We could say that they are concerned about Jesus subverting the nation (Vs. 2): This charge is rather vague. Perhaps they mean that Jesus’ teaching had guided the nation down a wrong path with their relations to the Romans.
We could say that they are concerned about Jesus’ views on taxation (Vs. 2): This charge is an outright lie. Jesus never encouraged his followers to avoid paying taxes (Luke 20:21-26)
The third charge here is a half truth. Jesus did claim to be Christ, Messiah, a King. This charge Pilate investigated (learn more about him next week) and found to be without validity (Vs. 4).
The fourth charge in the first part of Luke 23 is that Jesus is a trouble maker (Vs. 5). These were all trumped up charges to get Pilate aroused. Why were these men so strongly opposed to Jesus Christ? It was not that they had suddenly become patriotic toward Rome. Pilate knew exactly why they hated Jesus and wanted to get rid of him. “knowing it was out of envy that the chief priests had handed Jesus over to him.” Mark 15:10, also Matthew 27:18.
Thesis: Let’s talk about the what, why, and how of envy
What is envy?
The Dictionary’s Definition: "Anger or discontent at the good fortune or possessions of another". The word literally means "to look at with evil intent..." Called "the Green Eyed Monster" because it portrays someone who is looking so hard that his eyes turn green.
Jealousy is a similar word. However, jealousy is directed within, while envy is directed without. Jealousy, when tainted with sin, turns into envy. Another way to describe envy is to have a feeling of bitterness or indignation at seeing in others what we think we deserve. Instead of using this feeling to better ourselves, we go out of our way to trip this other person, to knock them down to our level. This is what the religious leaders were doing to Jesus.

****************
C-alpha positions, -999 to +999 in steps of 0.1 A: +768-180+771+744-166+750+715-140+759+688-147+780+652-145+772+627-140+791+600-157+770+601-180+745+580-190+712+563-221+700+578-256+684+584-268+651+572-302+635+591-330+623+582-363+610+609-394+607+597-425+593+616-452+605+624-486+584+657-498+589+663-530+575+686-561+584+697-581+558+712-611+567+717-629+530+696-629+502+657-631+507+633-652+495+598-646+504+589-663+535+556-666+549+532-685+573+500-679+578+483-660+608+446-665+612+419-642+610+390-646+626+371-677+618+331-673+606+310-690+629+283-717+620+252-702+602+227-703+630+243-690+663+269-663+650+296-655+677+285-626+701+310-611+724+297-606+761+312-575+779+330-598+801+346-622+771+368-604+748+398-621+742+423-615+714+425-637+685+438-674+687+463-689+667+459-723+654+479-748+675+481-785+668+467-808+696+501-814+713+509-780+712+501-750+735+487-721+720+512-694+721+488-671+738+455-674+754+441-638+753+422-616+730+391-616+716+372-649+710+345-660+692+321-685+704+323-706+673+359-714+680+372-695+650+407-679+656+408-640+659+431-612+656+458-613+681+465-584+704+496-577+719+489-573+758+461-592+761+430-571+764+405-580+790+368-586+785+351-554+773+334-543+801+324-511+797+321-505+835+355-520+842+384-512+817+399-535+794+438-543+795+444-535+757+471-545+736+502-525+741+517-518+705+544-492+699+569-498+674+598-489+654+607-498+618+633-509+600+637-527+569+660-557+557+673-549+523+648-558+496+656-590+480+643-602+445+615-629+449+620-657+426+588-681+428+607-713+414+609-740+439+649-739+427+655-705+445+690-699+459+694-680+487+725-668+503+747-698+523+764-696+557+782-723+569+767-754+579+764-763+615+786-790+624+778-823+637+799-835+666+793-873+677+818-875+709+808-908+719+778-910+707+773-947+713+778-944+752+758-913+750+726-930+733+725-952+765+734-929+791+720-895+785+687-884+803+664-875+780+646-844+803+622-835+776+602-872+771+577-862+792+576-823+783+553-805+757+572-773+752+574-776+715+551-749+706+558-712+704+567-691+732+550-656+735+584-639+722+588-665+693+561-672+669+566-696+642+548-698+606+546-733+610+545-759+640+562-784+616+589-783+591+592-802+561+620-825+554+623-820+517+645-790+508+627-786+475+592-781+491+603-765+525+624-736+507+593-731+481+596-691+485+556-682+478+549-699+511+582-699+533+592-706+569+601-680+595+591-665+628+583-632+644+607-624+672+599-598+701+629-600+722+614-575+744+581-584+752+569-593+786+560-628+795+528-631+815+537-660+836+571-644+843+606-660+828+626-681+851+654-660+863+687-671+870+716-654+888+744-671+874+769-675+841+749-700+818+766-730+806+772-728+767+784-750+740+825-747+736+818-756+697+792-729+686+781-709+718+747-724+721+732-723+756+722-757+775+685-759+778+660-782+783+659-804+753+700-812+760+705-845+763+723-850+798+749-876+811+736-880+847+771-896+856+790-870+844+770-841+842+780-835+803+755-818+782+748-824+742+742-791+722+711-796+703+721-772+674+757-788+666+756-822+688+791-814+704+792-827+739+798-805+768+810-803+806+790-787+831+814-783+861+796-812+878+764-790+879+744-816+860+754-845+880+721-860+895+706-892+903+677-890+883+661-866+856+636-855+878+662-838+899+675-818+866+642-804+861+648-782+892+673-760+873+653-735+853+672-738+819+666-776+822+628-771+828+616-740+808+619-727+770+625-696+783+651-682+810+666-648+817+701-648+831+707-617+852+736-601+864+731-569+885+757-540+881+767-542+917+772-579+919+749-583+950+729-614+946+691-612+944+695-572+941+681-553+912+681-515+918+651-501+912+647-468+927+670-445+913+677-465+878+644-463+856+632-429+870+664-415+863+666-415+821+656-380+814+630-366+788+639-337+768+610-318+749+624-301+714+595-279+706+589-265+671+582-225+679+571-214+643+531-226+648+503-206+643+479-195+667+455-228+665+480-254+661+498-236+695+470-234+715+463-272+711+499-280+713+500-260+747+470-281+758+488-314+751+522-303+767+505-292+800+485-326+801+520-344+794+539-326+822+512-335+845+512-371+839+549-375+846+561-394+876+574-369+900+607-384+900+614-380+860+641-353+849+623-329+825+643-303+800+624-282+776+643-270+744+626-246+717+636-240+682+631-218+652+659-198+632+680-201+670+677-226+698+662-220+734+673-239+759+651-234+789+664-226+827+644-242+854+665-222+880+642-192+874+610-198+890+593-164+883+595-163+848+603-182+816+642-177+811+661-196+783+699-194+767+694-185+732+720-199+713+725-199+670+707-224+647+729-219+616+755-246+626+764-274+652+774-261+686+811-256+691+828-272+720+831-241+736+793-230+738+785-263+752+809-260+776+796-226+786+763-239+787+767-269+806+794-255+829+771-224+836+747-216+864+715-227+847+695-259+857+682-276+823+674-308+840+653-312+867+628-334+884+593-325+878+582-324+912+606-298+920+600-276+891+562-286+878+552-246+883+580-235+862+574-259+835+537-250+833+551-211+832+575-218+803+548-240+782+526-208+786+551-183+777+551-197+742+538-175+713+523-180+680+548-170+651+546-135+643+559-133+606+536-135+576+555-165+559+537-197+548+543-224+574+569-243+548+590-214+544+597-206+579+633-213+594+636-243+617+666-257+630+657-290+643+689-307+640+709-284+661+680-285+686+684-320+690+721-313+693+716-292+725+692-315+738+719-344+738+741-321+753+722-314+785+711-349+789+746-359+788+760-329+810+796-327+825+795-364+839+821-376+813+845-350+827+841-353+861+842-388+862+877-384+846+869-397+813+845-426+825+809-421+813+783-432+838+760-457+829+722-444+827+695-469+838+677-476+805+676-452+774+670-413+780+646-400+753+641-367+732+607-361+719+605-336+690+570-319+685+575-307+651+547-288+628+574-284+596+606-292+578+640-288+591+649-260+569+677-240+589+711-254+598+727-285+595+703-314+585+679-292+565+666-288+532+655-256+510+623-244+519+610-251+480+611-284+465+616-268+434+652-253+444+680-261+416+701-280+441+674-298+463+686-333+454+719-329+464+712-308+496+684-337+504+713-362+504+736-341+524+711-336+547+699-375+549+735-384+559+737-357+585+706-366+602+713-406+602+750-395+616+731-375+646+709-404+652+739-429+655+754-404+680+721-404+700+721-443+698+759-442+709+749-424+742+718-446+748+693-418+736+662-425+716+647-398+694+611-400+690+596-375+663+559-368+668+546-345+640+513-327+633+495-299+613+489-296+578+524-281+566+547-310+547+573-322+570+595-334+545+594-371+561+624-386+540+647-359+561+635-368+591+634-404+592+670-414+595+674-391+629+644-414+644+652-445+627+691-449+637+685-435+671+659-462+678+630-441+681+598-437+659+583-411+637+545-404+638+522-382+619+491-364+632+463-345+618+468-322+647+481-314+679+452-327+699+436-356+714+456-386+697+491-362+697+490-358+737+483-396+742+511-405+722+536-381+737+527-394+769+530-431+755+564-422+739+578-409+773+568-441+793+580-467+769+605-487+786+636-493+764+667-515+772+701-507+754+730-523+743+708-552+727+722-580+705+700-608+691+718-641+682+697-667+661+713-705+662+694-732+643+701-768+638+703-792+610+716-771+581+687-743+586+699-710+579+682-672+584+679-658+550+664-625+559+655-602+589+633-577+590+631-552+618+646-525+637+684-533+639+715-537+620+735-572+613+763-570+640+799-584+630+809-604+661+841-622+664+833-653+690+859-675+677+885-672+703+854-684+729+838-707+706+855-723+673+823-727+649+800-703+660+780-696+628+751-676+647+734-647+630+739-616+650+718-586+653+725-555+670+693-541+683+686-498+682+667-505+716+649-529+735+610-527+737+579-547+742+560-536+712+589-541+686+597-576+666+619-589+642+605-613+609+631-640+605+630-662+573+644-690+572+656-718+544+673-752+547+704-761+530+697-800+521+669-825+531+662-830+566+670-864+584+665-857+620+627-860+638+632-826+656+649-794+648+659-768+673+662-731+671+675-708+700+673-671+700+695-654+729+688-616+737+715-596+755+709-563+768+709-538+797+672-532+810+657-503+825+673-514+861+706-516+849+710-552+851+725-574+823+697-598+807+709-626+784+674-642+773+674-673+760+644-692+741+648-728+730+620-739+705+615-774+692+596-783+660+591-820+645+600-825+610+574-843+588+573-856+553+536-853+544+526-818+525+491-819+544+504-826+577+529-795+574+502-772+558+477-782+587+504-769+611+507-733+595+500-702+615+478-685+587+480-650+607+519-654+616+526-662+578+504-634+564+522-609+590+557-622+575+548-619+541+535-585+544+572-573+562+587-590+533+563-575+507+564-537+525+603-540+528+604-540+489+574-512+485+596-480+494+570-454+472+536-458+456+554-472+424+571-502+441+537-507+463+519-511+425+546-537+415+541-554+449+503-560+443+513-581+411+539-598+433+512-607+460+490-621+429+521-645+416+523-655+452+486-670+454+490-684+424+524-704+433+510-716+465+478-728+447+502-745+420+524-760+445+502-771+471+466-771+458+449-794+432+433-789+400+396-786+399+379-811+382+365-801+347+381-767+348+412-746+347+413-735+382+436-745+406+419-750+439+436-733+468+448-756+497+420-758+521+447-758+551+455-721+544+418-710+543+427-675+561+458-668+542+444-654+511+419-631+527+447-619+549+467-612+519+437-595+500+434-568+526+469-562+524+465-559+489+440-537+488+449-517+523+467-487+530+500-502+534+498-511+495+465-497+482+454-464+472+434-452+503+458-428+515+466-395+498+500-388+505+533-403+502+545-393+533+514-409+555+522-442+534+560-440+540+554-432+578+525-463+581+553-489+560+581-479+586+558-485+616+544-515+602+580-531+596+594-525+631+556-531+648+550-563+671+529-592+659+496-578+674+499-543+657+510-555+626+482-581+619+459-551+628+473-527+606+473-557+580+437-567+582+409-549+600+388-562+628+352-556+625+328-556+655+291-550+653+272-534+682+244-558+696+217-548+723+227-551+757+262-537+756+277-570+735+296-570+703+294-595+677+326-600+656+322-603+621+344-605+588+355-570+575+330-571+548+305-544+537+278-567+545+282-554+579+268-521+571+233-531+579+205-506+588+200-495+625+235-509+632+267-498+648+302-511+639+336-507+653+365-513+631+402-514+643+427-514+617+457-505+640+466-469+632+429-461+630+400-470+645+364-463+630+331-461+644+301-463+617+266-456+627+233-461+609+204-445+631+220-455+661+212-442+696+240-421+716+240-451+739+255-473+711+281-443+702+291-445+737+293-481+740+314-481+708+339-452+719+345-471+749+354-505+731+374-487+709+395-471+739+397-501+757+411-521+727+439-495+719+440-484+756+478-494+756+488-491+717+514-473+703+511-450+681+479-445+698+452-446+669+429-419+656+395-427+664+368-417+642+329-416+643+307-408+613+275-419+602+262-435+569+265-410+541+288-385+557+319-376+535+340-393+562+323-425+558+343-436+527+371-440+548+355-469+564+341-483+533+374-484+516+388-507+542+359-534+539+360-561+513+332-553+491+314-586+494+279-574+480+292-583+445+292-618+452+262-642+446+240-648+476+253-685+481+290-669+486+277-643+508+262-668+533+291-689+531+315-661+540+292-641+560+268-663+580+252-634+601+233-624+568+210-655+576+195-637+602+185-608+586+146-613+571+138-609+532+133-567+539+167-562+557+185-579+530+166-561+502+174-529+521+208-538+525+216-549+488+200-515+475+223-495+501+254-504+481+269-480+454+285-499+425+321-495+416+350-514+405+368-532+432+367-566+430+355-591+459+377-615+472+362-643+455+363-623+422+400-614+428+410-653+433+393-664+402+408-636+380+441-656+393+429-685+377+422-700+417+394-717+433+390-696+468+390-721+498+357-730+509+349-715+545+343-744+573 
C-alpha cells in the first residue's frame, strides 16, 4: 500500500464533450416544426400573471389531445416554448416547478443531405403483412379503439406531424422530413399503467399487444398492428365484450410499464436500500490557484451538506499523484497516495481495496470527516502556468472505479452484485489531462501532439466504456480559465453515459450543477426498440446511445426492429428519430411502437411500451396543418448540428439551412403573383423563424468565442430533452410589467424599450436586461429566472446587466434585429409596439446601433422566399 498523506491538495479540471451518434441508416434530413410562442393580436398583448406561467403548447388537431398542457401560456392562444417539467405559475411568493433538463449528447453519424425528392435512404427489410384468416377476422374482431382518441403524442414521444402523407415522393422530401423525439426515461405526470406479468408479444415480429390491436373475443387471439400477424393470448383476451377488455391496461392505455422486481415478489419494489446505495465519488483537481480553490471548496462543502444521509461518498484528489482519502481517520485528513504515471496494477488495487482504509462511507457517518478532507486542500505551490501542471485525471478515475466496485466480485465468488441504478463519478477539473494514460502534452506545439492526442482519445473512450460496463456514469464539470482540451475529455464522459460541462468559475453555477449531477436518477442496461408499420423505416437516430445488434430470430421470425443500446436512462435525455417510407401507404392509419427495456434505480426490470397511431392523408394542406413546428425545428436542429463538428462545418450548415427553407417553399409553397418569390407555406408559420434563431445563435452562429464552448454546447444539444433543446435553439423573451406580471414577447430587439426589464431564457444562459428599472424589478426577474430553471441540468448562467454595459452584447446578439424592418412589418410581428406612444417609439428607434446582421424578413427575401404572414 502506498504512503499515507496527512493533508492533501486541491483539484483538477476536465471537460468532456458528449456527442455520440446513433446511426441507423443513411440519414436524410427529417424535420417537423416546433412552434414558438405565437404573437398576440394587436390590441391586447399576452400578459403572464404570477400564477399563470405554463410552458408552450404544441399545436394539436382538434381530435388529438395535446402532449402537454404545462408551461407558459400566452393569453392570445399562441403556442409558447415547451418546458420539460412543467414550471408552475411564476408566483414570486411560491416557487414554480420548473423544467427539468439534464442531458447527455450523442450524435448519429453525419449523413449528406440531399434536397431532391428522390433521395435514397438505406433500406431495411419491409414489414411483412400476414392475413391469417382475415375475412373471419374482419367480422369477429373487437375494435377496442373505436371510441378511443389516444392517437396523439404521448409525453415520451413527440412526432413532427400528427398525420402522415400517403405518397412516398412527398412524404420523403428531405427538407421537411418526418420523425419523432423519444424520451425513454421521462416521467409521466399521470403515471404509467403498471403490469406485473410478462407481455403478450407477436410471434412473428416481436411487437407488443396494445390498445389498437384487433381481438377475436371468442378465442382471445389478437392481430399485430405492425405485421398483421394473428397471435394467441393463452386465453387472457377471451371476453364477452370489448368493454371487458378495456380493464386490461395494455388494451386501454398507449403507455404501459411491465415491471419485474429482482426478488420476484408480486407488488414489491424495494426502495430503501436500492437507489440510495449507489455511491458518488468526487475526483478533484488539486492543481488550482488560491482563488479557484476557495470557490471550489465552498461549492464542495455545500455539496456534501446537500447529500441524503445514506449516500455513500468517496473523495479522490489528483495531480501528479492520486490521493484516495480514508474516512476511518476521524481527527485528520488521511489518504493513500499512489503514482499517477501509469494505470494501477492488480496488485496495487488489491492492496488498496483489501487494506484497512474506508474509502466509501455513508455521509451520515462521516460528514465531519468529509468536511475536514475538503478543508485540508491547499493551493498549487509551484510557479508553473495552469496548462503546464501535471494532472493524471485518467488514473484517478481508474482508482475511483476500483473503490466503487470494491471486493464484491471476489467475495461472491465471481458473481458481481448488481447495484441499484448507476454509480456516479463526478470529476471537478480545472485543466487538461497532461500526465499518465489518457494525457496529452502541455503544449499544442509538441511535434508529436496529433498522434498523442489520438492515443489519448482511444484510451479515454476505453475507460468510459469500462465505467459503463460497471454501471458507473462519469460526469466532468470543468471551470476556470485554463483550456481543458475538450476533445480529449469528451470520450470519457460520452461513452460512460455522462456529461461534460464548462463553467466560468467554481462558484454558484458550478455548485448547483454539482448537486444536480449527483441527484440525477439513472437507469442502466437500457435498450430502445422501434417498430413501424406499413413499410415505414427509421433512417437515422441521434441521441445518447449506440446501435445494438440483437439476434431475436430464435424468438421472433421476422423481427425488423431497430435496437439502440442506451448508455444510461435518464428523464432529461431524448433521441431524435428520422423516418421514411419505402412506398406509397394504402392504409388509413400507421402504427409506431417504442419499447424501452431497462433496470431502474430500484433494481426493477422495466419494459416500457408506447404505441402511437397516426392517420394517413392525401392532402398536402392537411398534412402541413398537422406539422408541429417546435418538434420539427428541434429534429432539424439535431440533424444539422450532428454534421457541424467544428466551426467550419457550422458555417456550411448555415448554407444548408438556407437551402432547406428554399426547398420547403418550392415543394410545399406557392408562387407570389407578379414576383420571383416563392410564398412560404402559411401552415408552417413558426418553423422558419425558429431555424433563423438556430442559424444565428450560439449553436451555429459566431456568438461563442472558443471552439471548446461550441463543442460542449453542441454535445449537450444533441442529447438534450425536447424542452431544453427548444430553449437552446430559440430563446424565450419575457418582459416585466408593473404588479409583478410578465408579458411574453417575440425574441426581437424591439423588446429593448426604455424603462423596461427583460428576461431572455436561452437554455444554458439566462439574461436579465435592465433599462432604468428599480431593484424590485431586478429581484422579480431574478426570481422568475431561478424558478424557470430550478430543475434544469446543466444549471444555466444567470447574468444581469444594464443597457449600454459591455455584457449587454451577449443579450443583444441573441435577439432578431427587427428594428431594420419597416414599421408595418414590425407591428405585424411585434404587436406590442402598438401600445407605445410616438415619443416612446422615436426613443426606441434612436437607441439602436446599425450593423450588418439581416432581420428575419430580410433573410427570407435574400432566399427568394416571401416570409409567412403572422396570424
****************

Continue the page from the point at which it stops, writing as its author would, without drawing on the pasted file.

They were so envious they were glad to see Jesus suffering pain. “The people stood watching, and the rulers even sneered at him. They said, “He saved others; let him save himself if he is the Christ of God, the Chosen One.”” Luke 23:35, NIV.
Old saying- To render evil for good is devilish; to render good for good is human; but to render good for evil is divine! The religious leaders were acting like the devil by repaying evil for good. “how God anointed Jesus of Nazareth with the Holy Spirit and power, and how he went around doing good and healing all who were under the power of the devil, because God was with him.” Acts 10:38, NIV. Yes, Jesus often called down the religious leaders for their hypocrisy but instead of repenting, they were hardened in their sins. They gave into envy and acted like the devil.
Why did they envy?
They were scared of two things:
Afraid of losing their following
Until Jesus came the people followed the leaders’ words and actions. They put their faith in these leaders. Now Jesus was receiving the acceptance of the people and they were rallying around Jesus instead of them. Instead of them being popular, Jesus was far more popular and they were even afraid of the crowds following Jesus.